At the very start of Ronald Reagan’s presidency, David Stockman debunked the myth that Reagan and the modern Republican Party were dedicated to small government.
In 1981, the 35-year-old Stockman gave up his Michigan seat in Congress to become the new president’s budget director. A vocal critic of what he continues to call the “welfare-warfare state,” Stockman had signed on because he believed in the limited-government principles that Reagan so vigorously espoused. Once inside the White House, however, Stockman became disenchanted. In his first year as budget guru, he gave an interview to journalist William Greider that became the basis for an explosive Atlantic article in which Stockman admitted that Reagan’s tax cuts for most Americans had been a ‘Trojan horse’ used to bring down the top rate. In his 1985 memoir, The Triumph of Politics, Stockman chronicled and criticized Reagan’s reluctance to fulfill his campaign promise of shrinking the size and scope of government and balancing the budget. During Reagan’s two terms, the budget was never balanced, net government spending was never cut, and the gross federal debt tripled.
Last fall Stockman was the GOP defector du jour once more, arguing against extending George W. Bush’s tax rates in The New York Times and on 60 Minutes, The Colbert Report, Parker-Spitzer, ABC, NPR, and MSNBC. Stockman’s argument —that it’s irresponsible to cut taxes when cumulative U.S. debt is steadily mounting as a percentage of GDP—is based on the principle that budgets can be balanced only when revenues meet expenditures. If we are not willing to actually shrink government spending, he says, then we should pay full freight now, rather than forcing our children and grandchildren to foot the bill.
Here is what didn’t come across in Stockman’s media blitz: Since writing The Triumph of Politics he has, in his words, “completed his homework” by reading such libertarian economists as Ludwig von Mises, F.A. Hayek, and Murray Rothbard. He thinks the Troubled Asset Relief Program (TARP) was a crony-capitalist boondoggle, that the bailouts of GM and Chrysler were unconscionable, and that stimulus spending is a hoax. He sees the abandonment of the gold standard in favor of floating exchange rates as the root cause of both the country’s fiscal problems and the 2008 financial crisis. He says Rep. Ron Paul (R-Texas) is the only politician today “who gets it,” and he’s hopeful that Paul’s growing influence may begin to shed light on “the scholastic arrogance” of the Federal Reserve. He is still against the welfare-warfare state, and he still thinks government should be cut down to size.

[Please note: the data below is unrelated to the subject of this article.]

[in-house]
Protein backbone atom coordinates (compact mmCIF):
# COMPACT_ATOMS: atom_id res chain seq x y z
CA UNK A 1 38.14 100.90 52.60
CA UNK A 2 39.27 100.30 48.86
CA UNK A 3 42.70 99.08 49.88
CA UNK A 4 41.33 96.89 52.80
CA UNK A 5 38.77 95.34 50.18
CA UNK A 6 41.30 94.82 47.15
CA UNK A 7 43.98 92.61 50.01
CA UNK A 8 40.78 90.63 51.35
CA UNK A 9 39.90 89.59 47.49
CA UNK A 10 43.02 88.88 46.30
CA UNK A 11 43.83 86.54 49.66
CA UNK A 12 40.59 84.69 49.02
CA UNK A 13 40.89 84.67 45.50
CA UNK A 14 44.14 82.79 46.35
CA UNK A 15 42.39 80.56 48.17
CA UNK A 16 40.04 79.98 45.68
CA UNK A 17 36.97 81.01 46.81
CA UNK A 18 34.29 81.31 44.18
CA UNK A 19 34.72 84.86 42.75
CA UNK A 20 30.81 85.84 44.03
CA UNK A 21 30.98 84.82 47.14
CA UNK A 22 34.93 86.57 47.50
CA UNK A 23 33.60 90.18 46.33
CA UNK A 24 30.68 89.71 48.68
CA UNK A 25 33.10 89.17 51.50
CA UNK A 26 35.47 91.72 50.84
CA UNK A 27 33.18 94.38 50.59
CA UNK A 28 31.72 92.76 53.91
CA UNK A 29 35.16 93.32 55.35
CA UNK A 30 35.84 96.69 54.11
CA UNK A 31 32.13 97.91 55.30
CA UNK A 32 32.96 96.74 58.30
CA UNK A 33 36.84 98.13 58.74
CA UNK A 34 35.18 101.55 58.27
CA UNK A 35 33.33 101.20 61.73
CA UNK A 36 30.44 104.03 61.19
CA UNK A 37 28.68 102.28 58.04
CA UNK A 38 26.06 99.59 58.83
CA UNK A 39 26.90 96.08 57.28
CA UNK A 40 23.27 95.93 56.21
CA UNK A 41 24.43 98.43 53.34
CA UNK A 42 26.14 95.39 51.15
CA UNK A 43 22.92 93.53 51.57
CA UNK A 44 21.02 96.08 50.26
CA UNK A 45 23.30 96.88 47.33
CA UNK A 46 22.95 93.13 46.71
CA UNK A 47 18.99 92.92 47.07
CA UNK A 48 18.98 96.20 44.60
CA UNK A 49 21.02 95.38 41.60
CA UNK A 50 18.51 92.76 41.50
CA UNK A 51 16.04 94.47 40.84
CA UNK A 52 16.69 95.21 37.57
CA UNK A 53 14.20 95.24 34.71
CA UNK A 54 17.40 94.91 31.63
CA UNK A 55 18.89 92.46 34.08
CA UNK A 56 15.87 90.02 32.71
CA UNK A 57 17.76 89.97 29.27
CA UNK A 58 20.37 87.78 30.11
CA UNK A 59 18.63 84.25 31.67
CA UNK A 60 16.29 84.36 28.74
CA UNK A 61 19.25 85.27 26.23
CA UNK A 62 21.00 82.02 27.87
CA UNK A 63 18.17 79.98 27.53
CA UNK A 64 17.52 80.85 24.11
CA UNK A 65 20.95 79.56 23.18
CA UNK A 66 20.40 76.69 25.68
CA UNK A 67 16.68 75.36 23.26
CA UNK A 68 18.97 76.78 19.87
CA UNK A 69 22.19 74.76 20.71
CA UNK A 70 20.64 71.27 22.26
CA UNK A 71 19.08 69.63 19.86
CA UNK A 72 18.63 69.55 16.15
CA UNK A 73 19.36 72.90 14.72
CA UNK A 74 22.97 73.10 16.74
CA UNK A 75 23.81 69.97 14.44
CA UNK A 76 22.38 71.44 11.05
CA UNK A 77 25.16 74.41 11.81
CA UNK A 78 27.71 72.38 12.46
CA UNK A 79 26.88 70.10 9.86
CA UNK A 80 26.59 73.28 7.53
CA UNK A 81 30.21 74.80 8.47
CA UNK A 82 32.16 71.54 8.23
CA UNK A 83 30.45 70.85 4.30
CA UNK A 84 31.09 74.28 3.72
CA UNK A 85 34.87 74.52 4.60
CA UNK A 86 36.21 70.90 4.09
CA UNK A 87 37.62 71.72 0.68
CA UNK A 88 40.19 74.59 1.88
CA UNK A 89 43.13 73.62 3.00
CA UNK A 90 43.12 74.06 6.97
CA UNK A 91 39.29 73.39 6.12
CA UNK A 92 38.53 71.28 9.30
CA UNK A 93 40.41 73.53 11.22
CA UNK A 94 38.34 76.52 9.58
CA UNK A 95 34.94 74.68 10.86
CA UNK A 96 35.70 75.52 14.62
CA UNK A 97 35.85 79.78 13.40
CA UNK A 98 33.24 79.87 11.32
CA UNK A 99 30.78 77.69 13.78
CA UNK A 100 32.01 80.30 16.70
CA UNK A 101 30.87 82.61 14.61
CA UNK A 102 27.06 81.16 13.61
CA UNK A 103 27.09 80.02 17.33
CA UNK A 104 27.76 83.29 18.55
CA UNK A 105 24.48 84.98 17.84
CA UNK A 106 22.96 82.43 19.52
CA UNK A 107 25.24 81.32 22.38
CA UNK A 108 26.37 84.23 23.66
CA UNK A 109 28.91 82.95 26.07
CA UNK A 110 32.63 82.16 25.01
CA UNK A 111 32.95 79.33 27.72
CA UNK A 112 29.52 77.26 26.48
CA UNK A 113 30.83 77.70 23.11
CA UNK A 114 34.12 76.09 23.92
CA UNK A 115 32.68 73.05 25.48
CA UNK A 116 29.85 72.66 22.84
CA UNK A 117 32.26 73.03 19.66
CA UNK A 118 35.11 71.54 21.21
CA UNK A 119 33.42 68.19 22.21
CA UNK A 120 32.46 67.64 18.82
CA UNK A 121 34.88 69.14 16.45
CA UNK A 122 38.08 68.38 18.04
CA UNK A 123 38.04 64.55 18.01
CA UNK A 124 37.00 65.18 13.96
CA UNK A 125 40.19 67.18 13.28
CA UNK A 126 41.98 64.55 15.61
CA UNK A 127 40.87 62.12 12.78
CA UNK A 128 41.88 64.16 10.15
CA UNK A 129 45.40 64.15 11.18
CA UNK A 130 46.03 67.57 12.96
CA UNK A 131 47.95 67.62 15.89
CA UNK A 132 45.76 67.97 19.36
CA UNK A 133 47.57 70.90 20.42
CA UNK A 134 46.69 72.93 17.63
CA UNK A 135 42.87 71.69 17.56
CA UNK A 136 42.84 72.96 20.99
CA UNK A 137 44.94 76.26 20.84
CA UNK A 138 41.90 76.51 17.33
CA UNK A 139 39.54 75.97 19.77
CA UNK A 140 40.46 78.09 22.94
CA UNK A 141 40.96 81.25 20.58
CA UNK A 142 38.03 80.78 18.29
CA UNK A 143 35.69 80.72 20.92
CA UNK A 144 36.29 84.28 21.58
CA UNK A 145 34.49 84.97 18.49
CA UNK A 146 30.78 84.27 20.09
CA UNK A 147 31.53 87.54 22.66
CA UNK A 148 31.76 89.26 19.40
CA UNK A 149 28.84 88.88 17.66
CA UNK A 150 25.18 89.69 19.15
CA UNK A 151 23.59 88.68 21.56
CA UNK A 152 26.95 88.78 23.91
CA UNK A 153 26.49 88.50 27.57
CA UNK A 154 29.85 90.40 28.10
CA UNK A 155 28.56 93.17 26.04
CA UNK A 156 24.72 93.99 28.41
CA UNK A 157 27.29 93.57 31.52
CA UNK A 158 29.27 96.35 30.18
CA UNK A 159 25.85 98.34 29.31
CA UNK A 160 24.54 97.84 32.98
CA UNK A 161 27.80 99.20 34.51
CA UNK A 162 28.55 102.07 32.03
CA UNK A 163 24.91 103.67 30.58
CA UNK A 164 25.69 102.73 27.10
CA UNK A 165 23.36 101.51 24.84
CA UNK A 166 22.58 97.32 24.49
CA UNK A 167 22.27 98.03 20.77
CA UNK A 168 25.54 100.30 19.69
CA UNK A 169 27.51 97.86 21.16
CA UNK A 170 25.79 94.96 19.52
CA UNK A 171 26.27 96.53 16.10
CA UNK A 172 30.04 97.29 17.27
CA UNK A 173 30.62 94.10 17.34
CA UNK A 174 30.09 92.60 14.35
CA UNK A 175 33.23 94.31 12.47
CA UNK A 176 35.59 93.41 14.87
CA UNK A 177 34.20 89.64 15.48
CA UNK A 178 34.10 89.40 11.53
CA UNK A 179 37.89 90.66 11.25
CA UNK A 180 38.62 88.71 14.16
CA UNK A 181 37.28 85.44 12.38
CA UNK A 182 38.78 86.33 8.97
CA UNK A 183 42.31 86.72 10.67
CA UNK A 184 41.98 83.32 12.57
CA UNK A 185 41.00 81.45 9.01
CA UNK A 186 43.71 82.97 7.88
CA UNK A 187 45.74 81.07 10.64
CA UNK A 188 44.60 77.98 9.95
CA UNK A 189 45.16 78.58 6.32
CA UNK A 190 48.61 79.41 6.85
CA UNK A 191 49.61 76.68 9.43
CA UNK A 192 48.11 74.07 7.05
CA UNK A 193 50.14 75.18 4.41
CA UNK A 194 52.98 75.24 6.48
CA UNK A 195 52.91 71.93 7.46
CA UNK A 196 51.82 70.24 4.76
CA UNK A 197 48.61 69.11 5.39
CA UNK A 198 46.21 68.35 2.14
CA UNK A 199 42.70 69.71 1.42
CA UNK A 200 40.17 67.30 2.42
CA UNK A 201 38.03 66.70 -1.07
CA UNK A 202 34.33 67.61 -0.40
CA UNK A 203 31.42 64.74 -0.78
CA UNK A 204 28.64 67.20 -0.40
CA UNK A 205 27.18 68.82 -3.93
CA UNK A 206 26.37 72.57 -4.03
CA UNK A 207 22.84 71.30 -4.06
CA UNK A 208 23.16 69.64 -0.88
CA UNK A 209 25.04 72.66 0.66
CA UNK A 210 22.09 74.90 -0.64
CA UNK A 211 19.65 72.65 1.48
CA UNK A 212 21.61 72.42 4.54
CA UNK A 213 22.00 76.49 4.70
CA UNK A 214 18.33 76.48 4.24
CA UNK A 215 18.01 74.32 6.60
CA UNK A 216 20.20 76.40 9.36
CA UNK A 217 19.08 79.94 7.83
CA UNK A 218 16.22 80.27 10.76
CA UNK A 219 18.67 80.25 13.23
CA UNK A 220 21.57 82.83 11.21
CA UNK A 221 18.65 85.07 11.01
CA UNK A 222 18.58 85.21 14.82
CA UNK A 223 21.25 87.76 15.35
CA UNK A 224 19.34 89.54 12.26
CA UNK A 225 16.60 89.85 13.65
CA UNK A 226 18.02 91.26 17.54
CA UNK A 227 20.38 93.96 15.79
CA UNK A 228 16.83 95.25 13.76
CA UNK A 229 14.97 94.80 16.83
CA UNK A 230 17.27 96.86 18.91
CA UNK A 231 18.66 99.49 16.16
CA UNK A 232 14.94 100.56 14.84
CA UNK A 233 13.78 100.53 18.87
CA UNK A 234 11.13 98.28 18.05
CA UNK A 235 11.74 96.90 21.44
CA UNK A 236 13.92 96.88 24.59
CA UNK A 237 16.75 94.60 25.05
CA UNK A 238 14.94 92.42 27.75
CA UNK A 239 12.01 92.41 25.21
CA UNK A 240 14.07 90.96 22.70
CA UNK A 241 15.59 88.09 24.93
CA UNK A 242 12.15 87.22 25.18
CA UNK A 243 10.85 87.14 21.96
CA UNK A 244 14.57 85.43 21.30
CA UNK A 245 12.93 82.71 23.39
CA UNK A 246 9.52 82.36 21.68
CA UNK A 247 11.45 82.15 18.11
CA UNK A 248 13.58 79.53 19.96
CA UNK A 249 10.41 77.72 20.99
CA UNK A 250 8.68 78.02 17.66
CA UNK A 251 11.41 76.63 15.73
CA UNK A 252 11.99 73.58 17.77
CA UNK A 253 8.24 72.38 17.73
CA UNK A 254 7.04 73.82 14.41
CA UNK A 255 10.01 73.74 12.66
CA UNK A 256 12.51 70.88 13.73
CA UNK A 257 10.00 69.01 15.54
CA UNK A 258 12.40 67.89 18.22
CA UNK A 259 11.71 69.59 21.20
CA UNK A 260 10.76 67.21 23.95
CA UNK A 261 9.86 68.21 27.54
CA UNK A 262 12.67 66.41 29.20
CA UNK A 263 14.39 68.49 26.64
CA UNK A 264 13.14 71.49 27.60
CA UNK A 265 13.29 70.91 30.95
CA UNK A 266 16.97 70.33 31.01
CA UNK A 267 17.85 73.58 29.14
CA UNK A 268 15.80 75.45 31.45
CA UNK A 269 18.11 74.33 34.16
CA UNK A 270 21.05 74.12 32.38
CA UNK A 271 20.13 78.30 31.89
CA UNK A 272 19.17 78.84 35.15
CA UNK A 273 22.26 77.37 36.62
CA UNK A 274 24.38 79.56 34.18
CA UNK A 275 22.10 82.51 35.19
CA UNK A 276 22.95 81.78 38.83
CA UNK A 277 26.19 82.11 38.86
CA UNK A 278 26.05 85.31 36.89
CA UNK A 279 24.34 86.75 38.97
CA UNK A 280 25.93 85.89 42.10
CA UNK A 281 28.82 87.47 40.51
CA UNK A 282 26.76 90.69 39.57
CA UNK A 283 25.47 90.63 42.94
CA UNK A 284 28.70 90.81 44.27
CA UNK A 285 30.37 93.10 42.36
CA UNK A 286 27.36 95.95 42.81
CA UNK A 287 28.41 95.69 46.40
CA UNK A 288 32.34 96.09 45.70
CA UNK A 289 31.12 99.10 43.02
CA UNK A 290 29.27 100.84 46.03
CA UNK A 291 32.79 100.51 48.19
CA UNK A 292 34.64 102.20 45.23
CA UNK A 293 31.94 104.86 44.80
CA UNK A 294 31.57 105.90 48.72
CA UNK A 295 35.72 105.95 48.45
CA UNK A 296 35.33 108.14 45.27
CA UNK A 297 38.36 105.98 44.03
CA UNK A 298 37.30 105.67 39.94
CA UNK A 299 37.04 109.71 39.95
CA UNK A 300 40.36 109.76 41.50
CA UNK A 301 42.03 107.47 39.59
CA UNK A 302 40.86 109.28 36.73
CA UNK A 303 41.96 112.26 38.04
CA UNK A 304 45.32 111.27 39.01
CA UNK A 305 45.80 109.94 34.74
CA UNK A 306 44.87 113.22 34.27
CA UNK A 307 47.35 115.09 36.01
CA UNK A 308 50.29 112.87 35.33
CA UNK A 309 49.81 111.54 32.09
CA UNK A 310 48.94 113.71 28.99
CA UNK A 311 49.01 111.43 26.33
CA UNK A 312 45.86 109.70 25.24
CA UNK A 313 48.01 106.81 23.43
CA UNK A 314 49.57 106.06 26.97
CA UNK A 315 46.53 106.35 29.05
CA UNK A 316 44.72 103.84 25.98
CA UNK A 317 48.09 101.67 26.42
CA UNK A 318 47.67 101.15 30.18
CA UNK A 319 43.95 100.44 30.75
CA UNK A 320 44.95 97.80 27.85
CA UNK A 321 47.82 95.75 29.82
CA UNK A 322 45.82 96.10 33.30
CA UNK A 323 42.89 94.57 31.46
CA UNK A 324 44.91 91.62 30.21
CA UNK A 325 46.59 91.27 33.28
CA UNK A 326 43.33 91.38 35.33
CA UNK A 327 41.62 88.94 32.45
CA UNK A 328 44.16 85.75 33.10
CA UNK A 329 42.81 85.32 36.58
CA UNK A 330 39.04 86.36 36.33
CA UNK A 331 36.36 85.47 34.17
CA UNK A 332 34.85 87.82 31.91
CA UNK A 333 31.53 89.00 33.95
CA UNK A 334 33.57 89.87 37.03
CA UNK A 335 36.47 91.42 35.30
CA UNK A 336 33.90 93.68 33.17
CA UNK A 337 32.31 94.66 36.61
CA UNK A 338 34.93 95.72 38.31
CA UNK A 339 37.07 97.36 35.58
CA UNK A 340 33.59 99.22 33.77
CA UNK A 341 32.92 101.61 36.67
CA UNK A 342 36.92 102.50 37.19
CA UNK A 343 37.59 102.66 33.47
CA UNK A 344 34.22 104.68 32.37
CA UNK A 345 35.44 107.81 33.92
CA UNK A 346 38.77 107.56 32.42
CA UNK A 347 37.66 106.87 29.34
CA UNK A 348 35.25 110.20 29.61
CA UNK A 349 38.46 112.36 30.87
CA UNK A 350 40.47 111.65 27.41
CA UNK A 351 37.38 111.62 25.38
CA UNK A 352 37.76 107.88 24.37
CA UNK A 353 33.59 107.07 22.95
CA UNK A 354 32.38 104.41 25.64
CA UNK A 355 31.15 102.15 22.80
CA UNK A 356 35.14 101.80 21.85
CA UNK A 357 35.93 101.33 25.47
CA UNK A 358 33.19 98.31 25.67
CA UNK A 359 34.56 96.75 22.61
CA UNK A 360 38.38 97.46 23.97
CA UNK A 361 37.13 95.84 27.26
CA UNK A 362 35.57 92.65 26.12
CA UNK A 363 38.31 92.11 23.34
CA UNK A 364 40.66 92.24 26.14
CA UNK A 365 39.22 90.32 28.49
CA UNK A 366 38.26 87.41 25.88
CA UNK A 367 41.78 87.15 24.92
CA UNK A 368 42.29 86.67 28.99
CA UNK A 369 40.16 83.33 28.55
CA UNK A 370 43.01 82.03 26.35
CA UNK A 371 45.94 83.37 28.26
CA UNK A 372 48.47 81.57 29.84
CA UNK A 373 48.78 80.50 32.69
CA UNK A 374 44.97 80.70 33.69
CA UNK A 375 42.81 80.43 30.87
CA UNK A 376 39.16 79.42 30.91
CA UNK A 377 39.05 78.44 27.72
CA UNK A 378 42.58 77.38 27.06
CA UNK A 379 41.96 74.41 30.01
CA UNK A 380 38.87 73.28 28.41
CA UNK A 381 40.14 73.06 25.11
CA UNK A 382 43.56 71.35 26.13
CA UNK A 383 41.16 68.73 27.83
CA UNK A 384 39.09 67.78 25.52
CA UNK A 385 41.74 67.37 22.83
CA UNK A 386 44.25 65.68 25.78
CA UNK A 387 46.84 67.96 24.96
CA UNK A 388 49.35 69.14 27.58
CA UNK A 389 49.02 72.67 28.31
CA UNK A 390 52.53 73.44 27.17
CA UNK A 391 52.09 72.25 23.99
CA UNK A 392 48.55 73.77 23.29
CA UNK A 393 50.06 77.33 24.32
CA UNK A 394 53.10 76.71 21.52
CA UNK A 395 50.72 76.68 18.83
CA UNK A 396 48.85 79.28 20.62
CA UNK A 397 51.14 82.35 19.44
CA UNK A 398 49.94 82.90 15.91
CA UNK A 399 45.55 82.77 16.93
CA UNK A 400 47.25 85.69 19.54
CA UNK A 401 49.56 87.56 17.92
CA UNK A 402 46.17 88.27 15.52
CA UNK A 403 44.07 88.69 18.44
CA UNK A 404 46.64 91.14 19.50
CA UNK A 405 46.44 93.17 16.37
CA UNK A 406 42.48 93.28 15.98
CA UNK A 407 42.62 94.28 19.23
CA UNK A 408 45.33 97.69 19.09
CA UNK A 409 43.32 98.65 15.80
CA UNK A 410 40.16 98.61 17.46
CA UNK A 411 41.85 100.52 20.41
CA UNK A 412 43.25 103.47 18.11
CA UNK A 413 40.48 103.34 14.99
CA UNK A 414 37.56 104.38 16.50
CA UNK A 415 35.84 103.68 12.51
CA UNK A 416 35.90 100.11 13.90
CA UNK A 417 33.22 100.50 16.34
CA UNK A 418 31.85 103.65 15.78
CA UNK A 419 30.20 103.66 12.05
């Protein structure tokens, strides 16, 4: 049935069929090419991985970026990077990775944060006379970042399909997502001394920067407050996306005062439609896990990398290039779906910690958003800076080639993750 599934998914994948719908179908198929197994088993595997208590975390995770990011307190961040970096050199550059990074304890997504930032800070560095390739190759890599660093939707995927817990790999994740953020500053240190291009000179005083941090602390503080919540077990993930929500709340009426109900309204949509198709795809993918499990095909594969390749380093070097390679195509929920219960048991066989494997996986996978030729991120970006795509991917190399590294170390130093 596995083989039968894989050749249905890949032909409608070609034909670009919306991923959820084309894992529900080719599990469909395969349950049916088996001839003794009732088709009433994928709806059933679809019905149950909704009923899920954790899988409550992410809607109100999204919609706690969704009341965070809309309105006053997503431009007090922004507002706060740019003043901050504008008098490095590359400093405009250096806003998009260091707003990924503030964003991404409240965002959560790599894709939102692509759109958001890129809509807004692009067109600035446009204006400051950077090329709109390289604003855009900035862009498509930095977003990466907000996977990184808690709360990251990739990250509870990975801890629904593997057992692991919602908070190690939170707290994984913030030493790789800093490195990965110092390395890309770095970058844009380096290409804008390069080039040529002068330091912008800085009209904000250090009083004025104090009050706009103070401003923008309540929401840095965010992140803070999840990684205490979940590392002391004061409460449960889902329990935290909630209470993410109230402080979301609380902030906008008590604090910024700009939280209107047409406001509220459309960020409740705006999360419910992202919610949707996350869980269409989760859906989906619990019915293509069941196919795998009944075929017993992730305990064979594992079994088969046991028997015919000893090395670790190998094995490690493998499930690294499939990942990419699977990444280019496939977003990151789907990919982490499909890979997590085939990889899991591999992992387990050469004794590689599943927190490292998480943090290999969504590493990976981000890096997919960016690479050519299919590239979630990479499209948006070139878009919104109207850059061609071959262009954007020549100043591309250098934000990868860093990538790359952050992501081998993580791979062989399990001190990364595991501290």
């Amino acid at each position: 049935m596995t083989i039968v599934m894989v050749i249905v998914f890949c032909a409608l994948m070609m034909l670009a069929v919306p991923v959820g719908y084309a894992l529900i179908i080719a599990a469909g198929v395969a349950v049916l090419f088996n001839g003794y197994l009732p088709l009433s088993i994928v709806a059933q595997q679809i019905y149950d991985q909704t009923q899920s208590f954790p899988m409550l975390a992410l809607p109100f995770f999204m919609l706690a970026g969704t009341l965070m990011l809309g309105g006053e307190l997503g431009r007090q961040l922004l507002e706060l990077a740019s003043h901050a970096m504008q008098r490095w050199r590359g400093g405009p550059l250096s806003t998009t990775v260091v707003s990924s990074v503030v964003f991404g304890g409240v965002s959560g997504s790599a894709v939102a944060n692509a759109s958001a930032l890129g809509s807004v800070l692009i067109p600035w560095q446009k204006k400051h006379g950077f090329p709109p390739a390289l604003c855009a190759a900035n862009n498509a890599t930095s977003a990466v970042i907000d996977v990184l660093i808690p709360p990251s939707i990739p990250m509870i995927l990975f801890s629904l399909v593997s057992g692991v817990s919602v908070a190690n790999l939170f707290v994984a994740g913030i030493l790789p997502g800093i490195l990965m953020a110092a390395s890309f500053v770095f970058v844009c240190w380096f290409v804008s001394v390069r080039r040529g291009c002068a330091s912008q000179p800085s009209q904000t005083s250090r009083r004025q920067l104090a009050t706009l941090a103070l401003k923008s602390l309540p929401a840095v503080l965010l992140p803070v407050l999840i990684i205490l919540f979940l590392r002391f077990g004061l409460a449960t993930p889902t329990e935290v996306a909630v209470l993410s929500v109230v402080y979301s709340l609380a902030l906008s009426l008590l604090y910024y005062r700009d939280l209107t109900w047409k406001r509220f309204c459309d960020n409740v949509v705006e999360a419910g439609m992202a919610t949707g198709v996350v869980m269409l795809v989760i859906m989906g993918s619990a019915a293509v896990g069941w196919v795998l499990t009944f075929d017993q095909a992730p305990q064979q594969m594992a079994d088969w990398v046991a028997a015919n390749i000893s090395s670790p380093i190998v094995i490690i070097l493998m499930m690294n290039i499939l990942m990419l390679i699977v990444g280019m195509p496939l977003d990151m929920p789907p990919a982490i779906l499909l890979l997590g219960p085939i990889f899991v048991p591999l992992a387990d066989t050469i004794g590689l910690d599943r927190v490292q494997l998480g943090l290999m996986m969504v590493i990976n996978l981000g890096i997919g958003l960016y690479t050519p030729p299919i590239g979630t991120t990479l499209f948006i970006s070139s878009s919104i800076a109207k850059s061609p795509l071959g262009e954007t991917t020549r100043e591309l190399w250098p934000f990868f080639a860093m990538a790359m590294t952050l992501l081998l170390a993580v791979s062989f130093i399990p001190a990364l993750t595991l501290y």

After leaving the White House, Stockman joined Salomon Brothers and the Blackstone Group before creating Heartland Industrial Partners, a private equity firm. In December, Nick Gillespie, editor in chief of reason.com and reason.tv, sat down with Stockman in his Greenwich, Connecticut house for a wide-ranging discussion of politics and economics, both past and present. A video version of this interview can be viewed and downloaded at reason.tv.
reason: You’ve emerged as a fierce proponent of letting all of the Bush-era tax rates expire and going back to the Clinton rates. Why do you want to revert to higher tax rates?
David Stockman: In pure philosophy, lower tax rates would be better. The problem is that we’ve had a 30-year referendum on spending—every aspect of the welfare state. We made a tiny bit of progress in ’81 that was restored over the course of the next couple of decades. Then we finally had Republican government in the Bush era, both in the Congress and in the White House, and nothing was cut. Everything was ratified. In fact, they added to Medicare through the drug benefit.
reason: Bush raised total federal outlays about 60 percent in 2010 dollars.
Stockman: That’s exactly right. So now we’re at the point where we have this large welfare state that seems immutable politically and this expanding warfare state that both parties seem to want to fund. In that environment, you’re kidding yourself if you think cutting taxes today is really cutting taxes. We’re simply deferring massive tax increases into the future, unfairly and immorally putting huge debt burdens on future generations, and that is just wrong.
(Article continues after the video.)
reason: There’s a presumption there that if we raise more federal revenue, it would actually go to fund existing programs, as opposed to just expanding into new areas.
Stockman: That’s always a risk, but I think there isn’t much pressure for structural expansion of the budget right now, and there hasn’t been for years—other than the one or two initiatives during the Bush period.
reason: Does there need to be, though? Medicare is set to continue to expand, particularly after 2020. So there doesn’t need to be a politician saying, “Let’s create whole new entitlements,” because we’ve got ones that are on autopilot to explode.